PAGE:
Are there kids running around everywhere? Is your TV blaring at full volume, and the ping of video games driving you insane? All of the constant fights you can hear raging outside the door make your head want to explode. Meanwhile, neighbours and friends continue to drop by, and your spouse is hiding in the downstairs bathroom, waiting for peace to return. Is this something you’ve heard before? If this is the case, it may be time to start instituting some peace in the home and try to live a slightly calmer life together.
1. Set boundaries and ensure that your way is followed. This is the first and most important step you can take. This includes time restrictions, noise and activity levels, and, yes, bedtimes. For the parents, if the kids have to drag their parents out of bed for a ride to school, it will be a nightmare every morning. That is easily avoided by going to bed at the same time as your children; your sleep is also important, but don’t expect to sleep when your children require rides to school.
2. Visualize a more peaceful environment in your home. What do you notice? Write down the things you see in your mind and turn them into goals to help you create a calmer home. You will unearth a true picture of the house you want to live in your subconscious mind; keep this focus in mind and work towards it gradually.
3. Make a list of the things in your home that seem to be causing the most noise and a sense of rushing. These are the first things you’ll aim for with your limits. Consider when you are ready to receive visitors, limiting the volume of the TV, and limiting computer usage. Also, for the little ones, no running indoors.
Toys and entertainment are necessary for children, but this does not include television and video games. Instead of playing video games, try chess, mahjong, or backgammon. A good investment in good traditional games or board games may be less expensive than running a TV or video game console.
4. Make a task chart. This task chart must apply to every member of the household and include dates and deadlines. The larger the task at hand, the more time you must devote to it in order to maintain a calm approach – bit by bit will get it done rather than rushing around juggling too many things at once.
5. Clear the clutter. Clutter heightens feelings of stress, rushing, and inability to think clearly. The fewer bits and pieces in your path, the more at ease you will feel. Not to mention the reduced amount of cleaning required. Make a deal with the kids if they must keep so many toys, books, and video games. They can be kept in storage areas, but if they are discovered strewn across the floor three times in a row, they will be donated to the nearest charity store. For this ultimatum to be effective, you must mean it and be willing to do it.
6. As you work, keep your workspace clean. Cooking makes less of a mess if you wash items as you use them in between cooking sessions. Same goes for anything that is used – retrain everyone to return it to its original location once it has been used. Purchase labelled storage bins or baskets to encourage everyone to do the right thing.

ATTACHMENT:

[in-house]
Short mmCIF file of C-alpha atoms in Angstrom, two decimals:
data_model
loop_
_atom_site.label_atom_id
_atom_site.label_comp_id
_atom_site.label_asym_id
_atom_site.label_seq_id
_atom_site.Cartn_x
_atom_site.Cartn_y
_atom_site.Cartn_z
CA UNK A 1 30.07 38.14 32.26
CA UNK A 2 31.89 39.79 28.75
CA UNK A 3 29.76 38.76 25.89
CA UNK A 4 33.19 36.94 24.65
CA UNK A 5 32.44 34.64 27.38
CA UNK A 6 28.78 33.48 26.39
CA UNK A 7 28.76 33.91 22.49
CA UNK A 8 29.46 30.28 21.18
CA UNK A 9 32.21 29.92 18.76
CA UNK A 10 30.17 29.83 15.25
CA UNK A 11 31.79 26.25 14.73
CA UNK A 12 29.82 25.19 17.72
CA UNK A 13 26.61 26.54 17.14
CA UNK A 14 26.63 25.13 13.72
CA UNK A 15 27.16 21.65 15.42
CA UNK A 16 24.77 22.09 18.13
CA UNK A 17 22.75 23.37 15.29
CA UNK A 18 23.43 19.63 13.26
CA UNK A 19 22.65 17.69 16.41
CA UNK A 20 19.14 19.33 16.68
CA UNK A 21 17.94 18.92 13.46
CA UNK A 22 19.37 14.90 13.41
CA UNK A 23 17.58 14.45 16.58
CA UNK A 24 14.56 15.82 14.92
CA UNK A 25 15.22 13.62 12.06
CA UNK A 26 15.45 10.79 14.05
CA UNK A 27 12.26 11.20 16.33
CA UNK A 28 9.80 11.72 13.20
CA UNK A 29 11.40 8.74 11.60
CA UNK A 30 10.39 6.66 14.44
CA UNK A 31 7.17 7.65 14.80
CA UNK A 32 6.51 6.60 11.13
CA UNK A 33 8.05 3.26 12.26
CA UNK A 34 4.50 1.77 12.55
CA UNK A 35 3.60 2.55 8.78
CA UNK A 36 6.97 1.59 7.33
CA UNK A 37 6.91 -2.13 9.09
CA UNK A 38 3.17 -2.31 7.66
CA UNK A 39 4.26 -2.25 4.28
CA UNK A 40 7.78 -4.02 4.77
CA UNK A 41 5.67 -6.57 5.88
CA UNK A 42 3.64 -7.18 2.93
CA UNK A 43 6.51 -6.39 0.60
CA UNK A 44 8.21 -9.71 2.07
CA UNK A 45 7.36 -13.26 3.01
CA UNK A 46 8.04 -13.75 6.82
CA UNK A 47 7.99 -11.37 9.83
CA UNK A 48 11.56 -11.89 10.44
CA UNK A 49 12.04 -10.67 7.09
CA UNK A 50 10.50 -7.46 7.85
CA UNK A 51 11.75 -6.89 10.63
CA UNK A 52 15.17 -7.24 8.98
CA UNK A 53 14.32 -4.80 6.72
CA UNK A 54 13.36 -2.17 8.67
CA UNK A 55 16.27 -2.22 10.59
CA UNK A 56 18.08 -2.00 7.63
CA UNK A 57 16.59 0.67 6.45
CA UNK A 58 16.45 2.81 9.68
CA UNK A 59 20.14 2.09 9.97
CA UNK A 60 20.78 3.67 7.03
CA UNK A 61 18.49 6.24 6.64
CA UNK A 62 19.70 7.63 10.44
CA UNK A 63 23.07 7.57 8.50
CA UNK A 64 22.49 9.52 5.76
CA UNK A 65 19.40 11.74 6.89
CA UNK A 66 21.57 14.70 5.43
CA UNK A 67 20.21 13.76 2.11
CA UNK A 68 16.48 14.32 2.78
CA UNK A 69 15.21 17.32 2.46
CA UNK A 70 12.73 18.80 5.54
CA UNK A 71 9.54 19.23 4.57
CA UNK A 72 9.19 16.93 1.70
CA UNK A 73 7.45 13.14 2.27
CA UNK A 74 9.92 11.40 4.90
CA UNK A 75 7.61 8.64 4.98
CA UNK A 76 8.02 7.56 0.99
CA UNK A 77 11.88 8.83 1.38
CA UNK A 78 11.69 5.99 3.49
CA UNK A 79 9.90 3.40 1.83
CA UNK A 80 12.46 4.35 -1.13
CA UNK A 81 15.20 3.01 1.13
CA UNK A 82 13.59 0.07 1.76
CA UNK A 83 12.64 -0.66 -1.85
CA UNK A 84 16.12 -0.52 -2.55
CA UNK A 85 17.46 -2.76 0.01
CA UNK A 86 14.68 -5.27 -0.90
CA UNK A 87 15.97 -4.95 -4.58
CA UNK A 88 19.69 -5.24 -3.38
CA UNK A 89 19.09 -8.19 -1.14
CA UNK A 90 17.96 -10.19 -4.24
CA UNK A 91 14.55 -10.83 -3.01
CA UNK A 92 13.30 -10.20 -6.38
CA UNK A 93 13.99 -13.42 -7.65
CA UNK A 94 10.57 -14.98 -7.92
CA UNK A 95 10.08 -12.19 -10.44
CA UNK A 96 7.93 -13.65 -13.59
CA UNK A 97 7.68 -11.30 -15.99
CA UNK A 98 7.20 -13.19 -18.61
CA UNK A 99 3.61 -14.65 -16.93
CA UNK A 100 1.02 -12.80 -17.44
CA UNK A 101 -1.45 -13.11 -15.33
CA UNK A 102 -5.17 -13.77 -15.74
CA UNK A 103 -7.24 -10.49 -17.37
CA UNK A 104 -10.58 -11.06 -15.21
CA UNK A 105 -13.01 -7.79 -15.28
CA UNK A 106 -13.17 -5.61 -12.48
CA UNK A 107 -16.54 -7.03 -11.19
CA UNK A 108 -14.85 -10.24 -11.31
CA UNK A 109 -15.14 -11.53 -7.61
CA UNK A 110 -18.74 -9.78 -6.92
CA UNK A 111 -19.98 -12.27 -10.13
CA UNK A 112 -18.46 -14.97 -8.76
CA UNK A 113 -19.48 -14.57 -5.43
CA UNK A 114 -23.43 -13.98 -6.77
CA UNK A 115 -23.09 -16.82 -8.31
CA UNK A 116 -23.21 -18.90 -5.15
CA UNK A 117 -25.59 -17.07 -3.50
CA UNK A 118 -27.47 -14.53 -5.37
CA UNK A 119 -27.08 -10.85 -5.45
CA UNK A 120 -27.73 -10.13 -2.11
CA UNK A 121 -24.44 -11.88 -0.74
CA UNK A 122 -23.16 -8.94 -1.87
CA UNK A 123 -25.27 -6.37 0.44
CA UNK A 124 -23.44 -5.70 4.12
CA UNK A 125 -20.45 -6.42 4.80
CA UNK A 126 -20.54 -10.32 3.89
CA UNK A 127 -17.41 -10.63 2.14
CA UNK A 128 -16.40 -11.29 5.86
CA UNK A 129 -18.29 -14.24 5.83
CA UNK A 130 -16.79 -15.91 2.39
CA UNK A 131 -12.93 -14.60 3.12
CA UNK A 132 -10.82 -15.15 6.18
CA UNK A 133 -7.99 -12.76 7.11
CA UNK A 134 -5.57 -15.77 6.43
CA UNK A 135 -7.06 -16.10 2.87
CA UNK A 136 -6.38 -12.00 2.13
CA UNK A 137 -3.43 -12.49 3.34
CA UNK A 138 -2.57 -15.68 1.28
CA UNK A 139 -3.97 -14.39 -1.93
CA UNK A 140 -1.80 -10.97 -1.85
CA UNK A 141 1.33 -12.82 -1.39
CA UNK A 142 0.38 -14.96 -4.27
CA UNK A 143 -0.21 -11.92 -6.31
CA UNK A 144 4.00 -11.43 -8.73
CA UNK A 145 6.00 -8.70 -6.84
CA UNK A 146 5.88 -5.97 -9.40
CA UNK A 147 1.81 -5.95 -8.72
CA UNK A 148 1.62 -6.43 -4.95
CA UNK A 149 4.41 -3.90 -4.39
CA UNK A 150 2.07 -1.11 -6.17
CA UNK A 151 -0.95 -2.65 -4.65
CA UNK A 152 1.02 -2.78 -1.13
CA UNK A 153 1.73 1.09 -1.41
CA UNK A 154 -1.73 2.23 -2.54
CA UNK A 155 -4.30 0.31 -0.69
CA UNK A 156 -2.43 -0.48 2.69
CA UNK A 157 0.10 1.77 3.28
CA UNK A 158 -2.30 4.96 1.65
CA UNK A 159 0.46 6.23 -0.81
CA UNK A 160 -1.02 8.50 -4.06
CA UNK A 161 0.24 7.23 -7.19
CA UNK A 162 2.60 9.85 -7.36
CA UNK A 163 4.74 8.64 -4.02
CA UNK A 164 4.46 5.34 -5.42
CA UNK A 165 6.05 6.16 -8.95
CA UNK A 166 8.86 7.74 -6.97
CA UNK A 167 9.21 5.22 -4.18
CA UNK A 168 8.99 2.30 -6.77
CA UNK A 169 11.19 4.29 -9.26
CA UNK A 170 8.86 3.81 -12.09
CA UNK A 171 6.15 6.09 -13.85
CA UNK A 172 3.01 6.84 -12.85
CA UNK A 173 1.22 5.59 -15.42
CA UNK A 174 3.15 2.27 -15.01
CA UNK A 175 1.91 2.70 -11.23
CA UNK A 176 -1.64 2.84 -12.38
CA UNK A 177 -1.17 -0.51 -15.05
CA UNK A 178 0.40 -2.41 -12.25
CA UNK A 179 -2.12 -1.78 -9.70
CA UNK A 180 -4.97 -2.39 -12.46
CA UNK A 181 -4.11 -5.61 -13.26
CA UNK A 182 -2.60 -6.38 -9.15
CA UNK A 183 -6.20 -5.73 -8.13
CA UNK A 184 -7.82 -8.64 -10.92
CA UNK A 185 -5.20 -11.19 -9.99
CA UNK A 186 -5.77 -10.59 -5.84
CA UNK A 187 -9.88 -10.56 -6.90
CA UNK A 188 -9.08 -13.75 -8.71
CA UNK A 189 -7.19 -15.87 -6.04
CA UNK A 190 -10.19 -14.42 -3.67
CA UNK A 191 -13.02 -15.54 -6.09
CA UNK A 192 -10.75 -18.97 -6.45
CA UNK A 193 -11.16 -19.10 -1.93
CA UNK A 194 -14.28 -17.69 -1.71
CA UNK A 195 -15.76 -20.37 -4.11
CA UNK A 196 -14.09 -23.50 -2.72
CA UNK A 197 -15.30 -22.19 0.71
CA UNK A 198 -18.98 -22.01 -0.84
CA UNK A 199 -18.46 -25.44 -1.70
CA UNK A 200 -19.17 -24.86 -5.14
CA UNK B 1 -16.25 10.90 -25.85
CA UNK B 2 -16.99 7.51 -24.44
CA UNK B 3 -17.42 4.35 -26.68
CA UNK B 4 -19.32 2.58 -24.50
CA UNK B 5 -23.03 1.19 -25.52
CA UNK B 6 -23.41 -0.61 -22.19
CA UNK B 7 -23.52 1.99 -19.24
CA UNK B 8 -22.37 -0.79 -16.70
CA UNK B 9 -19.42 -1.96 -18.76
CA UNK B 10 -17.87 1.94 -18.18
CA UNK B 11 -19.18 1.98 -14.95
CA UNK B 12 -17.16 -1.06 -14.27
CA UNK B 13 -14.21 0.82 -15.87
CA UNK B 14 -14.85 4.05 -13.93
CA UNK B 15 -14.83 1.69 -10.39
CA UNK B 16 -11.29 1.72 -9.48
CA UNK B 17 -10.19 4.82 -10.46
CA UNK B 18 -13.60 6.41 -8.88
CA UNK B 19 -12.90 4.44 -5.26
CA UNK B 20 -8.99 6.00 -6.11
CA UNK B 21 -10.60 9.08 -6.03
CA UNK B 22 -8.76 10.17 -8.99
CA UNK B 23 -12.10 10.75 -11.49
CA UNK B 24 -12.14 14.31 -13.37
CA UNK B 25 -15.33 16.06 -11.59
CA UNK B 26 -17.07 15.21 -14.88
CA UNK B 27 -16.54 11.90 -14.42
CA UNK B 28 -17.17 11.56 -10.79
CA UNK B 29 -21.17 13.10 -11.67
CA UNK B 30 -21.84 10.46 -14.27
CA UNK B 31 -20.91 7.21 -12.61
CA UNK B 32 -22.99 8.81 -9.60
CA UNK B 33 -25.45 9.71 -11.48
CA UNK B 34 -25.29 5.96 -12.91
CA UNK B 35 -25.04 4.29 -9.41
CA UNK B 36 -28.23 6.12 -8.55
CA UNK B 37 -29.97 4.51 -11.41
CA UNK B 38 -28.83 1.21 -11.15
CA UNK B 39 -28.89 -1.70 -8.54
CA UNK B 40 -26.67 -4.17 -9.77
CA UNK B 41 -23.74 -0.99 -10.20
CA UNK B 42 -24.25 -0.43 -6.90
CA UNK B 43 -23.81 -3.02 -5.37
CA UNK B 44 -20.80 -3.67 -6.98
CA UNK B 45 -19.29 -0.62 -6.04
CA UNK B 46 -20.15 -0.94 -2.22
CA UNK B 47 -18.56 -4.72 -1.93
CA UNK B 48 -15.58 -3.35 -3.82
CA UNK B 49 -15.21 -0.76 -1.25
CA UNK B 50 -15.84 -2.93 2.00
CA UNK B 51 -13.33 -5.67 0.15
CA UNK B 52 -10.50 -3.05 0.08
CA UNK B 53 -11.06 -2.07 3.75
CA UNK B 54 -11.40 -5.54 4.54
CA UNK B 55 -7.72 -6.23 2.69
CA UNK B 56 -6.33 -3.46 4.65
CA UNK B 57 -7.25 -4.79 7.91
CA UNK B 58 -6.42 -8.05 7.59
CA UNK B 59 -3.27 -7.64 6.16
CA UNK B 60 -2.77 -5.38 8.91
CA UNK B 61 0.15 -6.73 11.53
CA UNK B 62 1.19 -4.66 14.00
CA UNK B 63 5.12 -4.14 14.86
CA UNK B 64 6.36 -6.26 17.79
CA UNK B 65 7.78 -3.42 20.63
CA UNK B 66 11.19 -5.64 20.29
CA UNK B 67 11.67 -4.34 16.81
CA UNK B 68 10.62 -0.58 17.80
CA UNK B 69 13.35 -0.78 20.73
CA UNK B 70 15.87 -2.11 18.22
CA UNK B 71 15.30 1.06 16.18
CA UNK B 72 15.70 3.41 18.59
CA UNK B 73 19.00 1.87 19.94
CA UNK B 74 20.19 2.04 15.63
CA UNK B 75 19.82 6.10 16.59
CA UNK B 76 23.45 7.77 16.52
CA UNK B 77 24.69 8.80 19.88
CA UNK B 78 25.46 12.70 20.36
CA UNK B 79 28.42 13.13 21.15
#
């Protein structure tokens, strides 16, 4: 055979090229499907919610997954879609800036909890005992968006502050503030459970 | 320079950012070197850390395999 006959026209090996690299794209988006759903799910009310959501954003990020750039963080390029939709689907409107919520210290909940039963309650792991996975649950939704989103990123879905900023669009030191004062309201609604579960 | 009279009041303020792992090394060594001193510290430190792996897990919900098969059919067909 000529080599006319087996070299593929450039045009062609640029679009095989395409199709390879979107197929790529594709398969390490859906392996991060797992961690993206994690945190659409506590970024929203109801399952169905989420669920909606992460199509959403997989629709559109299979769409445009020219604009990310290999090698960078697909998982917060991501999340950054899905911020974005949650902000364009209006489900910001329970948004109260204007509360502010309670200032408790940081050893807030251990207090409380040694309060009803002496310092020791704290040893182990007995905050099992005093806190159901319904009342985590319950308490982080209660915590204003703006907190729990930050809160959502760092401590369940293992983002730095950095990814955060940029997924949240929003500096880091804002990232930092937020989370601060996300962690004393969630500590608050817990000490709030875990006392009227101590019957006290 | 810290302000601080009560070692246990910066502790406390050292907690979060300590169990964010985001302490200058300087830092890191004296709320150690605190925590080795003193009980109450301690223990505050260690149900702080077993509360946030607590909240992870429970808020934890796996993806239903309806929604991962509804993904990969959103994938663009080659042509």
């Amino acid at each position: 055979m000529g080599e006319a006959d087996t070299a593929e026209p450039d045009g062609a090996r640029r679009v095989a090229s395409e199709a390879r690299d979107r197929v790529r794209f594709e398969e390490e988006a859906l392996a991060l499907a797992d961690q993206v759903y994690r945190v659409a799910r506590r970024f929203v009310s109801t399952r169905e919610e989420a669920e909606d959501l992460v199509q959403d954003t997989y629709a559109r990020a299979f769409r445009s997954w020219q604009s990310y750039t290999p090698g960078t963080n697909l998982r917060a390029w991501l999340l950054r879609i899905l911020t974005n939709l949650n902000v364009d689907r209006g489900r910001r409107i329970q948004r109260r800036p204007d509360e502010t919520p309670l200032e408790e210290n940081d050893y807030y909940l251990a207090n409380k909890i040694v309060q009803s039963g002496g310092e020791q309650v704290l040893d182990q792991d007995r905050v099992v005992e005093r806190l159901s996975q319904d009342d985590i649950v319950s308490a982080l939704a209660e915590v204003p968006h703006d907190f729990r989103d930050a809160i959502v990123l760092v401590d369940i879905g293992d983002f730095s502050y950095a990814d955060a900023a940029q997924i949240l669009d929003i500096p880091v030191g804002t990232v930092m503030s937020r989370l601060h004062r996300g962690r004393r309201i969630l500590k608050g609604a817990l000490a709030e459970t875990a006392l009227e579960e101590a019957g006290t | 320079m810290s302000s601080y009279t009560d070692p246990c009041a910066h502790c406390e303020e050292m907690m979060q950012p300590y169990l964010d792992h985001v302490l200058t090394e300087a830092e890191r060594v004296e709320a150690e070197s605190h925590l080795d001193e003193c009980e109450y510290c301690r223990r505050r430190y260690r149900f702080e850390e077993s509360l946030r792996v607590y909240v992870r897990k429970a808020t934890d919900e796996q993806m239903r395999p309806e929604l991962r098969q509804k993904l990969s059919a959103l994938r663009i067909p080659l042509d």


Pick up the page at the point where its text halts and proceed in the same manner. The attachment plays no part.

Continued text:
7. Make a meal plan. If you’re constantly wondering what to make for dinner, set aside half an hour once a week (Sunday evening is often a good time) to plan out your meals. It doesn’t have to be super specific or you’ll dull down the cooking process and spontaneity, but at the very least write “pasta – Mon”, “steak – Tues”, “pizza – Wed”, “sushi – Thurs”, “take-out – Fri”. With the main ingredients on hand, you can decide on the flavours and style of the main meal on the night.
8. Request that visitors respect your boundaries. Inform visiting family, friends, children, dogs, and any other guests who come and go from your home that the closing time is whatever you specify. Furthermore, feel free to establish off-limits hours, such as family lunch times on Sundays. This will allow you and your family to connect over a special meal or activity without interruptions from outside sources. This includes turning off the phone and closing e-mail applications.
9. If you don’t file it, you’ll lose it! Deal with it as soon as it arrives in the mail, the schoolbag, or the briefcase. Open envelopes and place them in the recycling bin as soon as possible. File the letter, bill, or note after reading it. Make bill-paying time once a week and sit down with the file, one by one, and deal with it in a matter-of-fact manner. If you receive school notes, decide when you will sit down with your child to discuss these matters, then sign them away and place them back in the schoolbag; if money is requested, write the check right away and place it in the schoolbag. These actions will take some time, but spending more time on school and child-related matters is more important.
10. Make time for peace and quiet. Set aside calm time for yourself at least once a week, preferably once a day, to do nothing but relax and shut out everything around you. Encourage other family members to eventually join you in this. Set aside a special corner or room in the house for this purpose, complete with soft pillows and drapes, and call it “Mom’s Relaxation Corner” or “Family Downtime Zone.” Make sure that everyone in the house understands that this space is only for relaxation by any member of the family at any time of day or night. It must be located away from televisions, music, and other sources of noise and disruption. Peace is a virtue that can be difficult to attain in our hectic lives. There are, however, many simple ways that we have overlooked and should try to encourage in our daily lives.-
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